China has recently seen an explosion of new writing as authors young and old, men and women, experiment with new forms (including the hugely popular online novels) and bring stories that reflect the complex realities of China today to an enthusiastic readership.
However, the most popular fiction in China is often by foreign authors if the country’s 2017 Best Sellers List is anything to go by.
Afghan-born American author Khaled Hosseini’s The Kite Runner came in the top 5 of the list. As did Claire McFall’s Ferryman. The latter is even more of a surprise given that McFall is relatively unknown in the UK but a literary superstar in China.
In partnership with London Book Fair, London Book & Screen Week and Shanghai International Literary Week, Asia House is pleased to welcome two eminent Chinese writers that are greatly contributing to China’s contemporary literary scene and helping shape its direction.
Wang Ruoxu and Li Weichang will be discussing the exciting new writing that is emerging in China and how they are helping develop young authors. They will also be delving into the impact of foreign literature and film in China and why Tinker, Tailor, Soldier, Spy and the Benedict Cumberbatch-lead Sherlock TV series have been such phenomenons in the country.
This discussion will be moderated by Isabel Hilton and interpreted by Michelle Deeter. There will be an audience Q&A at the end of the talk. The cash bar will be open from 18:15 and then after the talk until 21:00. There will also be music from Yin Hei Ho, who will be playing the erhu (a traditional Chinese string instrument), after the talk and until 21:00.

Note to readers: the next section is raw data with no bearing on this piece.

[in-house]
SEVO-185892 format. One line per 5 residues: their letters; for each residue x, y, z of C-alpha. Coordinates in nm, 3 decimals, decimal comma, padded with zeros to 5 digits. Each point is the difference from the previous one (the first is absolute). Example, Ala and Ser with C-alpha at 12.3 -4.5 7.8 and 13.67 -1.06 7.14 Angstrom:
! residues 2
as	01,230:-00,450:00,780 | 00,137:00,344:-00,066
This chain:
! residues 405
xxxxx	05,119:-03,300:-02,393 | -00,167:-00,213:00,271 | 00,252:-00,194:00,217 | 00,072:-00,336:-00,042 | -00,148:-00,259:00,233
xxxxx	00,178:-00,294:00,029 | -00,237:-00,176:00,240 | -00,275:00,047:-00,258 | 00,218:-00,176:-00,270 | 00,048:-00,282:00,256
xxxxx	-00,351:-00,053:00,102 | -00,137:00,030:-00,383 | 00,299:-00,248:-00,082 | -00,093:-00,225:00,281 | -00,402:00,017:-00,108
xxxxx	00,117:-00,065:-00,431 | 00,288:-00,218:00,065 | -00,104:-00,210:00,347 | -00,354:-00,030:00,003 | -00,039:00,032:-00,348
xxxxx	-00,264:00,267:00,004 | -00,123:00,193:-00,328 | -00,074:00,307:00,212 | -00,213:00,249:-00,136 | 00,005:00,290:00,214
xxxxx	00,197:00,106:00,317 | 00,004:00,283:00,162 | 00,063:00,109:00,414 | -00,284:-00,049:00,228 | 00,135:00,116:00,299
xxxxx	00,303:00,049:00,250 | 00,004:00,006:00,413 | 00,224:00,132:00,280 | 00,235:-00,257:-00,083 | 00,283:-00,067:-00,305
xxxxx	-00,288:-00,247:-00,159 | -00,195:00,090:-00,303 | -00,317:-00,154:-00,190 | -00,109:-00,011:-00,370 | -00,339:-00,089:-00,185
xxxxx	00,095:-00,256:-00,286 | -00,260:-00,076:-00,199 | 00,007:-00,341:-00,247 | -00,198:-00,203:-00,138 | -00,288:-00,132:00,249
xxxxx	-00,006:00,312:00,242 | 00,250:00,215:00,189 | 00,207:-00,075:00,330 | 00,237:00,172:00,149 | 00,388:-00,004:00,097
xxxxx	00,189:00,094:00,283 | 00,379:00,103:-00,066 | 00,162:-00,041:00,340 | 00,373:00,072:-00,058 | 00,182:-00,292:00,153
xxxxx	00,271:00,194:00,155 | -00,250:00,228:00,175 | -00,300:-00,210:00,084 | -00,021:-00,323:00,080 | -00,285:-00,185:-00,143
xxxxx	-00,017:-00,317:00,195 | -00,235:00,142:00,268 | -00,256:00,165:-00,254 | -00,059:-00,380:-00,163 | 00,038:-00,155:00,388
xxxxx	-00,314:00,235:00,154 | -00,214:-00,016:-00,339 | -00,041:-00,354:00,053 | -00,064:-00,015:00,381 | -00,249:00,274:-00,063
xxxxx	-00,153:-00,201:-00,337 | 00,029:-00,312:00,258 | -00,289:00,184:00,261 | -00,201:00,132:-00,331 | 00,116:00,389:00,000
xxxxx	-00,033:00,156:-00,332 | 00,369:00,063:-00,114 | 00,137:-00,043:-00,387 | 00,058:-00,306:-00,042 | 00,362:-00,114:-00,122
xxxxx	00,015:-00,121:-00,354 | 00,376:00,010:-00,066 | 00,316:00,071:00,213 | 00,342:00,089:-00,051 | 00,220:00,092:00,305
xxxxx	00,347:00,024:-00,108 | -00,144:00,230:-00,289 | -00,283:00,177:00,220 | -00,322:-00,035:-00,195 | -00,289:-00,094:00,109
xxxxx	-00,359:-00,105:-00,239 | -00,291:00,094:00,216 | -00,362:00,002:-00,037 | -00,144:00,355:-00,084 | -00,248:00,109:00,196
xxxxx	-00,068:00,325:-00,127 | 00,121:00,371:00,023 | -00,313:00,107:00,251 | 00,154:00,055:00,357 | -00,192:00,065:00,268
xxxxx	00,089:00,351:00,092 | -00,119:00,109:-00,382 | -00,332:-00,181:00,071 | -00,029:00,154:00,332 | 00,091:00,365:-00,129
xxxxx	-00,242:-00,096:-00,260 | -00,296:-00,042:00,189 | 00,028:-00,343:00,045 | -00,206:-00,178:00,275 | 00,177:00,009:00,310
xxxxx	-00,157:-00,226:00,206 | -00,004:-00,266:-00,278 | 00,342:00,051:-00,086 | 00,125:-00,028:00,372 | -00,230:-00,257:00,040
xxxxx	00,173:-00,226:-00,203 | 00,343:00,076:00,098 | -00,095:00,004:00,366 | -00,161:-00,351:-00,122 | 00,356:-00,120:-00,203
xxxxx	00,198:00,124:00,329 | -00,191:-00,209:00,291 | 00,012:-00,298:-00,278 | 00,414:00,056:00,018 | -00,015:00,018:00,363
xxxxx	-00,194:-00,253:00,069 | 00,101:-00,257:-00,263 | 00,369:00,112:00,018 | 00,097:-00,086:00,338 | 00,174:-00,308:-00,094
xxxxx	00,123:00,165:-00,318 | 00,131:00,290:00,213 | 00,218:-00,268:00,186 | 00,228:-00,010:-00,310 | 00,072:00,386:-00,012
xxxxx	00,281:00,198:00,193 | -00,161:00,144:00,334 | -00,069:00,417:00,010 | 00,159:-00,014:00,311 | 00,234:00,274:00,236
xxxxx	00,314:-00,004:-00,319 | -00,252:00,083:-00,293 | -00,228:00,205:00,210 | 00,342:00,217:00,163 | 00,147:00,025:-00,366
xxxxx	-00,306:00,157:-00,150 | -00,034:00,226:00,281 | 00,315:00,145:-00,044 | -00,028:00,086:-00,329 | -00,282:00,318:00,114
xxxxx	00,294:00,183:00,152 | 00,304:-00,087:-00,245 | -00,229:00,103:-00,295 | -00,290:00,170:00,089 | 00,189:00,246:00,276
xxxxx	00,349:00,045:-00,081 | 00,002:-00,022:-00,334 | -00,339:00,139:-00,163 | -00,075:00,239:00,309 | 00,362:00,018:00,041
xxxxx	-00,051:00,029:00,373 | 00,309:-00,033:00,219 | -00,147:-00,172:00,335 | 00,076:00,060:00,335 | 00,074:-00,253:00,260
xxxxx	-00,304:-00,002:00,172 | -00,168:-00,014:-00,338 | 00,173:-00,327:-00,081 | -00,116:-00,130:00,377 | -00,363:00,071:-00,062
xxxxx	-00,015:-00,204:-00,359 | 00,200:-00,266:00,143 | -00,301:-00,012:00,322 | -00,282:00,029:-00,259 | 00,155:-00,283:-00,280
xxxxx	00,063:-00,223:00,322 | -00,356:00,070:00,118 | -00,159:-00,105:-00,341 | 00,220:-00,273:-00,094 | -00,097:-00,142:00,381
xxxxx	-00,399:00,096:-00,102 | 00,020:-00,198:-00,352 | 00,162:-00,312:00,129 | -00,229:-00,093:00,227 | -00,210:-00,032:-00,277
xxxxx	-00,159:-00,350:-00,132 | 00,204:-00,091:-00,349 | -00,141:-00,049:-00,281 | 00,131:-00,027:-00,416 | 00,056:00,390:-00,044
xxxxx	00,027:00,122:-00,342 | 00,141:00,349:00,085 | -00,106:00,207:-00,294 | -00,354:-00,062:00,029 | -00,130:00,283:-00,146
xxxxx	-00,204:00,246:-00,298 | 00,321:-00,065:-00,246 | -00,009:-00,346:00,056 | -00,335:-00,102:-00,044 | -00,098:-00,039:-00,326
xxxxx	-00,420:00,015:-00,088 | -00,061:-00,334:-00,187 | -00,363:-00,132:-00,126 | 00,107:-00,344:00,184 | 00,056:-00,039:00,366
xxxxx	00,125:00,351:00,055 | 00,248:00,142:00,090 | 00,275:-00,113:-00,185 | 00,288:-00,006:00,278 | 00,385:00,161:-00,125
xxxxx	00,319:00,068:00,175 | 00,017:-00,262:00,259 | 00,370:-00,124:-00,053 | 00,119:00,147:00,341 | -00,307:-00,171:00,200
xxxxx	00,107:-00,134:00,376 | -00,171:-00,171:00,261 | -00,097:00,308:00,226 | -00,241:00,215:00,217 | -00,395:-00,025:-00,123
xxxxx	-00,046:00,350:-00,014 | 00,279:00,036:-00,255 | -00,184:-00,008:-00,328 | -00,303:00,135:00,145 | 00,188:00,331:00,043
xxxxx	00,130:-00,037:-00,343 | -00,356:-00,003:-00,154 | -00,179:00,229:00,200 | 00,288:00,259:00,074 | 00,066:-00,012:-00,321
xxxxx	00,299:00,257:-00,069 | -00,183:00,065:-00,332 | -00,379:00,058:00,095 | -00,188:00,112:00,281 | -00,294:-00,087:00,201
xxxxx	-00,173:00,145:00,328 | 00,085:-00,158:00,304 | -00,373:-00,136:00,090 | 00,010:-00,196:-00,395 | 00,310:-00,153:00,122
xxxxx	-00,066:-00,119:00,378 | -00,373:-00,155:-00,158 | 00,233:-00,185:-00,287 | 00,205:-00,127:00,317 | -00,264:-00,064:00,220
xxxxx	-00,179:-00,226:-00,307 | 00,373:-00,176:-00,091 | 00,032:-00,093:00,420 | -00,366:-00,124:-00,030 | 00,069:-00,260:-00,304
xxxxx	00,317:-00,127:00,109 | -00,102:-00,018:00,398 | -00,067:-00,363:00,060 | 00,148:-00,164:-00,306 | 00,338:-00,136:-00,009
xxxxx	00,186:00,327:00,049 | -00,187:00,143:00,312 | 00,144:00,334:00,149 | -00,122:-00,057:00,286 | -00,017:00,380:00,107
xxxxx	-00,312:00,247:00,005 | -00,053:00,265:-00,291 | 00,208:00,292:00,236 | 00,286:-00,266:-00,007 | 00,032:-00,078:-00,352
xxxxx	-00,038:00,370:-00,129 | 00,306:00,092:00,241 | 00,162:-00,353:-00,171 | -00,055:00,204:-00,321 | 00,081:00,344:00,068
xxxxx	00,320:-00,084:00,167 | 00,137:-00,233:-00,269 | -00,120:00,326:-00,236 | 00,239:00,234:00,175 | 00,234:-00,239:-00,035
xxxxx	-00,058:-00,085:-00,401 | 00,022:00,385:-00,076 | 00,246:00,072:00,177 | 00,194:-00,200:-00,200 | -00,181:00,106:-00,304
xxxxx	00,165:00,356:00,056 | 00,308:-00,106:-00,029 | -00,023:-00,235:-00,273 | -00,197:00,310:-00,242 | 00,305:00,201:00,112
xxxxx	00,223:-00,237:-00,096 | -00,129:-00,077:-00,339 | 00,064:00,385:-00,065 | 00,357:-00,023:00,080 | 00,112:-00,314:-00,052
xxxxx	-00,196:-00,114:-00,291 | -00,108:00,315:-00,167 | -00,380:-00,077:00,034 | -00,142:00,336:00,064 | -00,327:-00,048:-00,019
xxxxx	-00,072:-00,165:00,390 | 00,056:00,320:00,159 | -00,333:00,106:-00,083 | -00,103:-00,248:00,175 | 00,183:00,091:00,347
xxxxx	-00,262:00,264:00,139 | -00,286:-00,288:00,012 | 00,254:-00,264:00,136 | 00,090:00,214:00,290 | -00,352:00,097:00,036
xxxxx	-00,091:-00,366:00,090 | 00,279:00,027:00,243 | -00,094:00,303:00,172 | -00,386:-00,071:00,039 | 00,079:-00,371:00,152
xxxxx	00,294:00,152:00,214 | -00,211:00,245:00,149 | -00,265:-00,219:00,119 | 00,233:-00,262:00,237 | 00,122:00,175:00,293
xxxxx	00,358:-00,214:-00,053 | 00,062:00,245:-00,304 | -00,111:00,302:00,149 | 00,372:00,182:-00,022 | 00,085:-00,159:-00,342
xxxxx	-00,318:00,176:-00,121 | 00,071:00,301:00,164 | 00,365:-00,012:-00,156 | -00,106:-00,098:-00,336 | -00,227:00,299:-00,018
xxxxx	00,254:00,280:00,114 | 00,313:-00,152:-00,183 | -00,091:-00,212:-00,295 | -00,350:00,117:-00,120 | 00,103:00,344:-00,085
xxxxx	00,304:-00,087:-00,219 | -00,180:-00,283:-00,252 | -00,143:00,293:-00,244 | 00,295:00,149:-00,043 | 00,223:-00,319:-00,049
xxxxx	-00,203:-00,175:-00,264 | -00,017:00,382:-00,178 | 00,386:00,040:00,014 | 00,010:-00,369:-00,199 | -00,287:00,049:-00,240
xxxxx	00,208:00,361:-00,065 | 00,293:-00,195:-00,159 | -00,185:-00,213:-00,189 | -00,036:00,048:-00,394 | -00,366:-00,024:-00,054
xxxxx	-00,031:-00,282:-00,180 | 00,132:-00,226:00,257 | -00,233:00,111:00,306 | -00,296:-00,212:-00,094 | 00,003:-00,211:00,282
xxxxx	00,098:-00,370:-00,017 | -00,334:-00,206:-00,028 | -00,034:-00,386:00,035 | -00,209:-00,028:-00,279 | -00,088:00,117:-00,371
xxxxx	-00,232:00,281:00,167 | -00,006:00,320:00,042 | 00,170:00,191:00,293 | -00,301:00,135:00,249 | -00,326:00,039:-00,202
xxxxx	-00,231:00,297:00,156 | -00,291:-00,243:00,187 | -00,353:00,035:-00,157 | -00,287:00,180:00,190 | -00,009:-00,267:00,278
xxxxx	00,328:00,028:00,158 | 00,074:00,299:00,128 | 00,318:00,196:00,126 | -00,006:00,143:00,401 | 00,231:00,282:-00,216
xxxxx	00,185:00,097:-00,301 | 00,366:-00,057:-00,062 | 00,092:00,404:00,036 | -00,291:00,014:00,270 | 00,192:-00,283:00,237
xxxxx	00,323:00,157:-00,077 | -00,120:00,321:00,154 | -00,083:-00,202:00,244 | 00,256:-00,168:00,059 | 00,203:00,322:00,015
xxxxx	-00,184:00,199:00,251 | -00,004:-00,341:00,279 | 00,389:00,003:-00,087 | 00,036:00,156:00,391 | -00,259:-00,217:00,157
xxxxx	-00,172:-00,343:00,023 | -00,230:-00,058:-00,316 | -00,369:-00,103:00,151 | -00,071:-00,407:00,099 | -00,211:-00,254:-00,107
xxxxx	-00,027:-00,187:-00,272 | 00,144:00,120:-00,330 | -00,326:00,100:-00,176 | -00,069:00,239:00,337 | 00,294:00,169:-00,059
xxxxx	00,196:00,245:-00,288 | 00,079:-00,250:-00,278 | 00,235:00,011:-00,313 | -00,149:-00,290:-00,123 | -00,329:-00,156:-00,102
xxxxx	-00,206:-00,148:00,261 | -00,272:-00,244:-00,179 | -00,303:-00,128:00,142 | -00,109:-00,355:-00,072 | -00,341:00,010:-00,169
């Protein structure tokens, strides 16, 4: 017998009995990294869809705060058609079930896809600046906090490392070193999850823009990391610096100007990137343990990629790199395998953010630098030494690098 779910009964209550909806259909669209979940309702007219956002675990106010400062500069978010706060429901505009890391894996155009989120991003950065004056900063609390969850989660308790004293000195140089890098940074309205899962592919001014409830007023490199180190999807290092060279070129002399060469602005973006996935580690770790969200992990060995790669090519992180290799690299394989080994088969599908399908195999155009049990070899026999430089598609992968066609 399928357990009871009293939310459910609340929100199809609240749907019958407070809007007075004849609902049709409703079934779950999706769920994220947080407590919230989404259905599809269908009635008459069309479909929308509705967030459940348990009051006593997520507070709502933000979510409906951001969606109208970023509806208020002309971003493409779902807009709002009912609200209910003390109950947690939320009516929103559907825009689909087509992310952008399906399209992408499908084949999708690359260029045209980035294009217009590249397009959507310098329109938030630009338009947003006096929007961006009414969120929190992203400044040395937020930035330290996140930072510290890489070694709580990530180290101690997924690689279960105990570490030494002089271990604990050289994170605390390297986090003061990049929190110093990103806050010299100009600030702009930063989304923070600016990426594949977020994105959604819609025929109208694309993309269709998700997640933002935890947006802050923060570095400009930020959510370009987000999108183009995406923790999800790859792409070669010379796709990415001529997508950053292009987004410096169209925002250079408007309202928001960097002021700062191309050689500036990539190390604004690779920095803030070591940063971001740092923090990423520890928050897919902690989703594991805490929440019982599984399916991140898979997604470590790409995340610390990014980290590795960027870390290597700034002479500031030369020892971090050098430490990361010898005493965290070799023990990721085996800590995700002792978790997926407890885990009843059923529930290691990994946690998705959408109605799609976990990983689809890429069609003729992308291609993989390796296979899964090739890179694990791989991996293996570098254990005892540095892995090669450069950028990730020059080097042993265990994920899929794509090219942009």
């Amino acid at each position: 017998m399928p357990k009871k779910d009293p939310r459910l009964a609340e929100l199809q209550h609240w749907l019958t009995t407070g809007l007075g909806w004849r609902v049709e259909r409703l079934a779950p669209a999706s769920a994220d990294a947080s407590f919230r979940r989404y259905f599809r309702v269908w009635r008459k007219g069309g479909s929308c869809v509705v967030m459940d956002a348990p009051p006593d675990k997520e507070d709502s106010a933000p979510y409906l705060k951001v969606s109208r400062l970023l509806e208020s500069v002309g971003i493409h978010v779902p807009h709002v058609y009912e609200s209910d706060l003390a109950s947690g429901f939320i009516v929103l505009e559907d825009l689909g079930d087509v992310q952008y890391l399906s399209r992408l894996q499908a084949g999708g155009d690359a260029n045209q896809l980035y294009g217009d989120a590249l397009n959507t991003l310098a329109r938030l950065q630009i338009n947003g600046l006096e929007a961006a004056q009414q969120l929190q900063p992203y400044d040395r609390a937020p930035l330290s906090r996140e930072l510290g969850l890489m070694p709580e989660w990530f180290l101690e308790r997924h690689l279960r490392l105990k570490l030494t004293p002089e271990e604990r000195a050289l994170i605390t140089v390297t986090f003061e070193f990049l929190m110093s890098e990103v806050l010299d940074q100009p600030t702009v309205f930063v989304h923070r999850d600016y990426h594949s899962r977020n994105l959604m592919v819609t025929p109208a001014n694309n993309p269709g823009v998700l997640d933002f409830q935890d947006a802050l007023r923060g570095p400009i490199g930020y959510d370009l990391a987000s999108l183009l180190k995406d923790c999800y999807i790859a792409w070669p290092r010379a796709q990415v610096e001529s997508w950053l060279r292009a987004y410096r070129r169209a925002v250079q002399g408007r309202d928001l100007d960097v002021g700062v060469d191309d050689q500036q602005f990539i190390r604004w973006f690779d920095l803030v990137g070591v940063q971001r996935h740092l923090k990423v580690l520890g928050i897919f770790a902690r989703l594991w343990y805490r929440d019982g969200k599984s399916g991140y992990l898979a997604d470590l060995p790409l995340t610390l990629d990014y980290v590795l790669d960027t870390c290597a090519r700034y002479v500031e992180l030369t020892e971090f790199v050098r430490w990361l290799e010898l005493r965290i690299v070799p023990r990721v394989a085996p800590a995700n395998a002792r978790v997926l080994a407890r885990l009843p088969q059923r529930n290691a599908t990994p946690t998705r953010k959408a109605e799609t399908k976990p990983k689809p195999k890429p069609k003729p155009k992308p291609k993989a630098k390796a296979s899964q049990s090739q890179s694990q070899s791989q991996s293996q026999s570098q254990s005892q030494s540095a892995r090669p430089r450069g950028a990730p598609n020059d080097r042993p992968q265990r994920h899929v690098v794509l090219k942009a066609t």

About the writers
Wang Ruoxu (王若虚), a member of China Writers Association, was born in Shanghai in 1984 and graduated as a major of financing from the Business School of Shanghai University. Wang joined Shanghai Writers Association in 2009 and is now a full-time writer of the Association. He is also Secretary-General of Shanghai Network Writers Association.
His published works include The Horse Gang (People’s Literature Publishing House), Tail 1, Tail 2 (Shanghai People’s Publishing House), Speed Limit 20 (New World Press), How Come We Go Back, Hotpot Kill, Collections of short stories: At Large (Beijing SDX Joint Publishing Company), That Guy After My Girlfriend (Sichuan People’s Publishing House).
He is of the planning teams of both Sinan Reading Club and Shanghai International Literary Week. He plans and organizes literary talent selection of Shanghai, among which Black Horse Saturday is the latest writing competition for high school students of Shanghai.
His works are inspired by British author like John Galsworthy and Arthur Conan Doyle. He also gets inspiration from many British crime novels/films, including Gosford Park and Tinker，Tailor，Soldier，Spy .
Li Weichang (李伟长), book critic, was born in 1980 and holds an MA. He is Deputy Director of the Writer Liaison Office of Shanghai Writers Association and a planner of Shanghai Book Fair — Shanghai International Literary Week and Sinan Reading Club. Li is mainly engaged in planning and organizing literary activities, and writing literary reviews. He is also devoted to the cultivation of young writers of Shanghai. Keeping an eye on the latest development of the literary circles in Shanghai and China, Li has written many book reviews and critical articles. Since 2009, he has published more than 200 book reviews, totaling some 900,000 Chinese characters. His book review collections Writers I Knew When I Was Young and Years Spent on Reading will be published soon.
About the Moderator
Isabel Hilton is a London based writer and broadcaster and founder and CEO of chinadialogue.net.
About the Interpreter
Michelle Deeter is a freelance translator and interpreter based in Manchester. Commercial translation is her bread and butter, but she does enjoy literary translation as well. She teaches translation at Newcastle University.